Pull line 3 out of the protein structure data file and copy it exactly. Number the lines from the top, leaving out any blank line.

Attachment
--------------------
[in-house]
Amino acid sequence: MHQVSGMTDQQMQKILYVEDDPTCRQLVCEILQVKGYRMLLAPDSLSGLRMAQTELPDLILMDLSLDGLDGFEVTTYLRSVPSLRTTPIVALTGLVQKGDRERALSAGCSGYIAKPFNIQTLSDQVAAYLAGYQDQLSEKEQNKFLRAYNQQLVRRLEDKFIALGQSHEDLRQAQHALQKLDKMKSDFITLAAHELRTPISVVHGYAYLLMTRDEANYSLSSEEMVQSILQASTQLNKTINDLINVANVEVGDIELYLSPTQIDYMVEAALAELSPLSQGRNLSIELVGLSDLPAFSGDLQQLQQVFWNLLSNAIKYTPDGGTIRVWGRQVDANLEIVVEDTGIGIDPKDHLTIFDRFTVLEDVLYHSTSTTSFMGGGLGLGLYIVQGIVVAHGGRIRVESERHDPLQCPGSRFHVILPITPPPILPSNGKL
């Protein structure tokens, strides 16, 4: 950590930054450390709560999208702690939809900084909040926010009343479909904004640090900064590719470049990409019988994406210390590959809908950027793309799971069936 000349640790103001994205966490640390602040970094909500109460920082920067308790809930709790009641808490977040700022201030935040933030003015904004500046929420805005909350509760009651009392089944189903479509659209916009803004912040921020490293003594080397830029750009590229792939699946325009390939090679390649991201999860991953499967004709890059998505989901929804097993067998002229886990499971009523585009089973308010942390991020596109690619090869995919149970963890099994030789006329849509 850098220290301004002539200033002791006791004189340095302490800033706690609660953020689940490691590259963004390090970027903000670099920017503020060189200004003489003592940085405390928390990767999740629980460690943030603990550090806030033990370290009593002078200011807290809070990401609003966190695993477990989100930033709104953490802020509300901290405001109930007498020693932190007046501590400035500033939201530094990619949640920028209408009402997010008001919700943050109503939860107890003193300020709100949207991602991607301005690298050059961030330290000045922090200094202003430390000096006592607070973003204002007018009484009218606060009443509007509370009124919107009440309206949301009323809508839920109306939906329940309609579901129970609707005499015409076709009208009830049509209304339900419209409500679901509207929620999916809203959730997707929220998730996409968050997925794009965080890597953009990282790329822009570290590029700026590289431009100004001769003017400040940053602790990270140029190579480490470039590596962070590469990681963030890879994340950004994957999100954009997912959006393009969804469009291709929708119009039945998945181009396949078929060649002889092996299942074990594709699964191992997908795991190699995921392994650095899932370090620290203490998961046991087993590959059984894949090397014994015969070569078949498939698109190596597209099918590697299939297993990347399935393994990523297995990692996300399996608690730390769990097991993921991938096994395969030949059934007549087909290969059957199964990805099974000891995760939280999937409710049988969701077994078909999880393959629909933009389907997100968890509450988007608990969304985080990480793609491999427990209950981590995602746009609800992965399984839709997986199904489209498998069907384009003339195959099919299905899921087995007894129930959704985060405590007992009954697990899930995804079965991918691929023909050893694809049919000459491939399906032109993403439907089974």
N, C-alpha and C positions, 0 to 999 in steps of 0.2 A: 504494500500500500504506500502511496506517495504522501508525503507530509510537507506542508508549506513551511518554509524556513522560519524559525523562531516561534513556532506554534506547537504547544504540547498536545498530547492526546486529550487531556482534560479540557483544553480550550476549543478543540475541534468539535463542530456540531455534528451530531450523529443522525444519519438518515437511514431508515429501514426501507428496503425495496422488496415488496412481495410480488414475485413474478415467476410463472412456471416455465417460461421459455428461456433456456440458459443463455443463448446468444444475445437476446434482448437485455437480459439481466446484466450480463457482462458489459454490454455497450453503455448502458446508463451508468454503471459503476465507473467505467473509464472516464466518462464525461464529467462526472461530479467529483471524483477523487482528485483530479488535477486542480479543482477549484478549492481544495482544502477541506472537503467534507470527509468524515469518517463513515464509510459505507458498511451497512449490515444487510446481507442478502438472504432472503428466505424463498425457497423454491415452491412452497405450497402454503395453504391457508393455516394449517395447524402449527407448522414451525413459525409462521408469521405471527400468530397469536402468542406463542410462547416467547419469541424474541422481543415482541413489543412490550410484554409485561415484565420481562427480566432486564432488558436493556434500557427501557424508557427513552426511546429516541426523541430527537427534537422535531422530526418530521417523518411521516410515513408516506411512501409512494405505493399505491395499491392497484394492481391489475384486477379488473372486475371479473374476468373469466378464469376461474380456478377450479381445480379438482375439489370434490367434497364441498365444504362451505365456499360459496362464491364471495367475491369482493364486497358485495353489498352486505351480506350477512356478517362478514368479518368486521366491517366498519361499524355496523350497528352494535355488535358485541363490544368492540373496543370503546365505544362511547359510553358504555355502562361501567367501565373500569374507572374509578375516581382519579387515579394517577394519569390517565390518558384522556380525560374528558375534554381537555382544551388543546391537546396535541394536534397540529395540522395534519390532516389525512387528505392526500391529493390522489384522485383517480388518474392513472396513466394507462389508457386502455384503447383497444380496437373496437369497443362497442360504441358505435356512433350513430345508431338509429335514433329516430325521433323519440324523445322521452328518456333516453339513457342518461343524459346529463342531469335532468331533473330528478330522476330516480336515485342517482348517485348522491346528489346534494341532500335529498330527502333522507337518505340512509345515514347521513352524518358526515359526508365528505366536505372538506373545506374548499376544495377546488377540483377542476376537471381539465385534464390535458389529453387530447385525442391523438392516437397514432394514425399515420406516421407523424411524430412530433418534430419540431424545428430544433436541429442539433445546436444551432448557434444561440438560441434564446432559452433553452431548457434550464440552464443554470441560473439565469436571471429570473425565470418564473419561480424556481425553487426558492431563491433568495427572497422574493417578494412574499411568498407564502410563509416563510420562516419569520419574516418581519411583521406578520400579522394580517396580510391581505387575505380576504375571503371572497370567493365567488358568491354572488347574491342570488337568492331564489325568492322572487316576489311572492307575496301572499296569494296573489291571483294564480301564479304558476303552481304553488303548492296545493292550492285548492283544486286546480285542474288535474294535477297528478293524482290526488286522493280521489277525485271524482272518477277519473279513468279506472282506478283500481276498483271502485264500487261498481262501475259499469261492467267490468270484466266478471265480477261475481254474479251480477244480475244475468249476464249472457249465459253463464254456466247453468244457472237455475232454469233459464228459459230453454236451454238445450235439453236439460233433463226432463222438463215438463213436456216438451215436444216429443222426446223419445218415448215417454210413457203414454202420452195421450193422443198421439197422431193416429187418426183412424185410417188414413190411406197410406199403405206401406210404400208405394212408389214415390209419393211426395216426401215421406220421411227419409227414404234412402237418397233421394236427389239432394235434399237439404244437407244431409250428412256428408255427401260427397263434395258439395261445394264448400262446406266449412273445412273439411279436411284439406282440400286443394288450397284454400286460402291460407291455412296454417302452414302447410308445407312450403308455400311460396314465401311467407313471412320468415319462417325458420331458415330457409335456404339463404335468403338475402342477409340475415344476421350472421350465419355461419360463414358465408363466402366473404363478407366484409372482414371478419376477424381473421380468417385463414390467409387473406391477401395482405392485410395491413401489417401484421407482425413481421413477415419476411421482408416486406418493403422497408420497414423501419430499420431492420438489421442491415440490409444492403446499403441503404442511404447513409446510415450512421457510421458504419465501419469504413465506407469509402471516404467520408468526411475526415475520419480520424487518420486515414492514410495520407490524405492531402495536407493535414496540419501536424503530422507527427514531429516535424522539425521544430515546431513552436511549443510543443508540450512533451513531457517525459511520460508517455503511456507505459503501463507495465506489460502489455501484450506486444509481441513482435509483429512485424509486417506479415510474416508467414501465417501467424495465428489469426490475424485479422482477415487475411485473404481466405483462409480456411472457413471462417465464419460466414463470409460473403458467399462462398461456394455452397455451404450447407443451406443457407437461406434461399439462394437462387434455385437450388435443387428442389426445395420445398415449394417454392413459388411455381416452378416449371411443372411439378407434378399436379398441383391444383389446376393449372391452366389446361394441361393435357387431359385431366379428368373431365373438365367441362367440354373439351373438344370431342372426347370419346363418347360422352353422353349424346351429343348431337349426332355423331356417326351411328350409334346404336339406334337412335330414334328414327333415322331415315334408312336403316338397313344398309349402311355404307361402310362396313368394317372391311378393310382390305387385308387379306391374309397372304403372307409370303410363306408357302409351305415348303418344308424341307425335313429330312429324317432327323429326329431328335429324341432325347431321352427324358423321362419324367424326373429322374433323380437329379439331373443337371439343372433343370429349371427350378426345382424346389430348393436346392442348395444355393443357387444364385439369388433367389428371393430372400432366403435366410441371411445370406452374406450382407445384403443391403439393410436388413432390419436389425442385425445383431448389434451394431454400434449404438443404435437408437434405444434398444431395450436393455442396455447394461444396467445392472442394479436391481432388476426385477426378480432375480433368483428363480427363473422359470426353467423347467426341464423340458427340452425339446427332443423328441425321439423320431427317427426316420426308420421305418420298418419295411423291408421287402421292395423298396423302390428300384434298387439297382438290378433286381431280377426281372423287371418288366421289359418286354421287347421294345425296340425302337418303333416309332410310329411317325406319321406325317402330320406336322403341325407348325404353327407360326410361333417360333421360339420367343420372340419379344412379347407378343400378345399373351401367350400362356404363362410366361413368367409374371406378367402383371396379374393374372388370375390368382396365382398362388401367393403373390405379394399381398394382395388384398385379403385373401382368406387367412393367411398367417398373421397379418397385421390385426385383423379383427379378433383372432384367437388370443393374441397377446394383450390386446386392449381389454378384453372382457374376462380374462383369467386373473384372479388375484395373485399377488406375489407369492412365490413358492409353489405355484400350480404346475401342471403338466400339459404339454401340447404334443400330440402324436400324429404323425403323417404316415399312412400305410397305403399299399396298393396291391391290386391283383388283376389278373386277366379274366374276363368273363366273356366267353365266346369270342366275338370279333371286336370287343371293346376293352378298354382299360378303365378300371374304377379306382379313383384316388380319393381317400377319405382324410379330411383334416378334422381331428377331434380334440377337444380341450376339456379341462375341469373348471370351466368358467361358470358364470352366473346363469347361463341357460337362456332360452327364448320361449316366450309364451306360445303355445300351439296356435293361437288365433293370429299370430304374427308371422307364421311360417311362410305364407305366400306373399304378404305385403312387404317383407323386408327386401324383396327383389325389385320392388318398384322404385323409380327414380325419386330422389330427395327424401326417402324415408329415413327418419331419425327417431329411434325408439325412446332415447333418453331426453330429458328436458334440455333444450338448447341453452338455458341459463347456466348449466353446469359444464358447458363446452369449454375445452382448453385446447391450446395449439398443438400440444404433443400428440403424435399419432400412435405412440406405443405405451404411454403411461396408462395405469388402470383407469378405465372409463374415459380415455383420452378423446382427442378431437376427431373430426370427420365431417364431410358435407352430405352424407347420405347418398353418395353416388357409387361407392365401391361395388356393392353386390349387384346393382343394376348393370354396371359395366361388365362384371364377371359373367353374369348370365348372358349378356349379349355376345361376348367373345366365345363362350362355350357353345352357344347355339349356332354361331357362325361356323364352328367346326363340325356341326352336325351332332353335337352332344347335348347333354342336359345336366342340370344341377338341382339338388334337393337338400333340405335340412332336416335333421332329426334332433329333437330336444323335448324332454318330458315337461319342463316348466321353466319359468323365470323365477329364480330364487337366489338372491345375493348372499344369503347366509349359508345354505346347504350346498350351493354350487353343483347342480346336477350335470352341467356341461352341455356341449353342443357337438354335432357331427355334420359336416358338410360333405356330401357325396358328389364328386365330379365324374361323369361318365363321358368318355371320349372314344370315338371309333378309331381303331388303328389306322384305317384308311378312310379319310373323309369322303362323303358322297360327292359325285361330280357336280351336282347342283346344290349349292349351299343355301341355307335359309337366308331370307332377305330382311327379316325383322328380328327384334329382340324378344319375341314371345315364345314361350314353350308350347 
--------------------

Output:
């Protein structure tokens, strides 16, 4: 950590930054450390709560999208702690939809900084909040926010009343479909904004640090900064590719470049990409019988994406210390590959809908950027793309799971069936 000349640790103001994205966490640390602040970094909500109460920082920067308790809930709790009641808490977040700022201030935040933030003015904004500046929420805005909350509760009651009392089944189903479509659209916009803004912040921020490293003594080397830029750009590229792939699946325009390939090679390649991201999860991953499967004709890059998505989901929804097993067998002229886990499971009523585009089973308010942390991020596109690619090869995919149970963890099994030789006329849509 850098220290301004002539200033002791006791004189340095302490800033706690609660953020689940490691590259963004390090970027903000670099920017503020060189200004003489003592940085405390928390990767999740629980460690943030603990550090806030033990370290009593002078200011807290809070990401609003966190695993477990989100930033709104953490802020509300901290405001109930007498020693932190007046501590400035500033939201530094990619949640920028209408009402997010008001919700943050109503939860107890003193300020709100949207991602991607301005690298050059961030330290000045922090200094202003430390000096006592607070973003204002007018009484009218606060009443509007509370009124919107009440309206949301009323809508839920109306939906329940309609579901129970609707005499015409076709009208009830049509209304339900419209409500679901509207929620999916809203959730997707929220998730996409968050997925794009965080890597953009990282790329822009570290590029700026590289431009100004001769003017400040940053602790990270140029190579480490470039590596962070590469990681963030890879994340950004994957999100954009997912959006393009969804469009291709929708119009039945998945181009396949078929060649002889092996299942074990594709699964191992997908795991190699995921392994650095899932370090620290203490998961046991087993590959059984894949090397014994015969070569078949498939698109190596597209099918590697299939297993990347399935393994990523297995990692996300399996608690730390769990097991993921991938096994395969030949059934007549087909290969059957199964990805099974000891995760939280999937409710049988969701077994078909999880393959629909933009389907997100968890509450988007608990969304985080990480793609491999427990209950981590995602746009609800992965399984839709997986199904489209498998069907384009003339195959099919299905899921087995007894129930959704985060405590007992009954697990899930995804079965991918691929023909050893694809049919000459491939399906032109993403439907089974």